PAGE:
As the Federal Communications Commission prepares to vote Feb. 26 on a proposal to regulate the Internet as a public utility under Title II, all eyes are on the costs of so-called net neutrality — the idea of an open Internet where companies treat all traffic on their broadband networks equally.
The proposal by the FCC’s chairman, Tom Wheeler, has been heavily touted and roundly rebuked. Supporters say the plan would prevent cable and telecommunications monoliths from creating paid Internet fast lanes that would hurt competition. Opponents say the proposal would subject Internet users to high taxes, comparable with those on phone services.
Using data on current telecommunications taxes, economists Hal Singer and Robert Litan estimated the potential tax burden to broadband consumers should the FCC approve the proposal. Combining their estimates with U.S. Census Bureau figures on the number of Internet connected households in each state, NerdWallet set out to determine the states where consumers would see the highest overall tax increase.
Here’s what we found:
- Reclassifying wired broadband Internet from an information service to a telecommunications service under Title II of the Telecommunications Act could mean Americans will pay $6.25 billion in new taxes each year.
- On average, U.S. consumers could pay $67 more a year in taxes for their Internet service.
- California and New York residents would see the highest increase in taxes because of the large populations in those states, which are already home to some of the nation’s highest telecommunications tax rates.
- Pennsylvania residents would have to pay the highest increase in taxes per household — an estimated $131 a year.
- At an estimated $8 tax, Delaware’s residents would see the lowest projected increase. Wyoming, Montana, Maine and North Dakota rounded out the bottom five.
Take a look at the chart below to see projections of how much each state’s residents could pay in aggregate Internet tax:
|State||Most expensive city
for Internet service
|Average annual increase per household||Households with Internet connections||Aggregate tax increase|
|New Mexico||Santa Fe||$81||485,222||$39,474,605|
|South Carolina||Mount Pleasant||$83||1,196,242||$99,045,608|
|South Dakota||Sioux Falls*||$93||235,761||$21,943,455|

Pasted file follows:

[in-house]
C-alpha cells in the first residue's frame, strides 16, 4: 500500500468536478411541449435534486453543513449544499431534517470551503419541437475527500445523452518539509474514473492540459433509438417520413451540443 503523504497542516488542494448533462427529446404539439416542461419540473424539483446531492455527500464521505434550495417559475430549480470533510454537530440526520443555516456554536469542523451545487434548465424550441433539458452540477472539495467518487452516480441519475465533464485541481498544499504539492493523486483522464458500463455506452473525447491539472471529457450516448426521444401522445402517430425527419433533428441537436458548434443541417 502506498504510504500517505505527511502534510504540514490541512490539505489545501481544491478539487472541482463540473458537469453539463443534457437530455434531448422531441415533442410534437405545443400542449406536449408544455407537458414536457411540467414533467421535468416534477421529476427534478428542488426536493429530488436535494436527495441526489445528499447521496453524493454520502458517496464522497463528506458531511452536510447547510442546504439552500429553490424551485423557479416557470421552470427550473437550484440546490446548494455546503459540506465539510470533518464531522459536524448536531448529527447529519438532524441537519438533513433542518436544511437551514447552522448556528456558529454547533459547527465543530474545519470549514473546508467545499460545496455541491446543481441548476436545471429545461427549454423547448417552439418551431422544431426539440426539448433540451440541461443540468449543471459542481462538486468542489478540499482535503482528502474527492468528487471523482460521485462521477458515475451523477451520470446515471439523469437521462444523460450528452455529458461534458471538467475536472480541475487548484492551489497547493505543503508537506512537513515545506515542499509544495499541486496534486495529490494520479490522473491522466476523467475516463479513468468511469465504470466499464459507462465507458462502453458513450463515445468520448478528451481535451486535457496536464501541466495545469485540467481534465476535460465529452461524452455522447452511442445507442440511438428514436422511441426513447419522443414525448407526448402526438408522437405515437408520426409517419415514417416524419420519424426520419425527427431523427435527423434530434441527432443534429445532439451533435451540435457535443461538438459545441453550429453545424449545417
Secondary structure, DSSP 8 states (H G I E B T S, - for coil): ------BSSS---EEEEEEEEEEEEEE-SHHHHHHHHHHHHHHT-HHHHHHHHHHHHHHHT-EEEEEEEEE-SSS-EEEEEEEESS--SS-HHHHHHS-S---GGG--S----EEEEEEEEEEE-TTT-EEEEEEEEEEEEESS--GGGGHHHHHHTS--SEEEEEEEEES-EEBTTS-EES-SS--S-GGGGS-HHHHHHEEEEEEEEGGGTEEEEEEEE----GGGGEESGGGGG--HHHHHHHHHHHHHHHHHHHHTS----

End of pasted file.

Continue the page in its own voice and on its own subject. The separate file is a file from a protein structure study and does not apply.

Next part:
|National estimated tax||$6,254,256,077|
* States where price data was available for one city only.
While experts agree Title II reclassification will raise broadband costs, it remains unclear what the exact tax implications will be if the FCC acts on the plan. Singer, in a phone interview, said the potential for taxation stems from the language of Title II, which would subject the Internet to “any fees that relate to the obligation of being a telecommunication provider,” which implicitly states broadband can be taxed at the same rate of current telecommunications services.
However, these taxes will be assessed separately at the federal, state and local level, so where you live makes a big difference in how much you’ll pay. Since many taxes are percentage based, consumers in cities where Internet services are already the most expensive in each state will likely see the biggest increase in taxes.
Further, a state’s ability to tax doesn’t guarantee that it will. However, Vermont, which hinted that it plans to apply a 2% Universal Service tax to broadband, could be an indication of what is to come. Pressure to tax Internet services is likely to increase as the use of landlines — and the tax revenue they generate — declines.
Aggregate tax: This estimate for residents in each state was calculated by averaging the high and low values calculated by Singer and Litan, and applying those figures to 2013 U.S. Census Bureau data for households with non-dial up Internet.
Telecommunication fees: The data on current taxes paid by residents in each state were provided to Singer and Litan by Vertex and CCH. However, Singer and Litan have revised their figures since then, and now sales tax isn’t included. State-by-state breakdowns of the new numbers weren’t available.
Vermont and Idaho aren’t included on the table because price data wasn’t available.
Current Internet costs for the most expensive city in each state are from the Ookla Net Index. Wireless costs weren’t calculated for this study.
Image via iStock.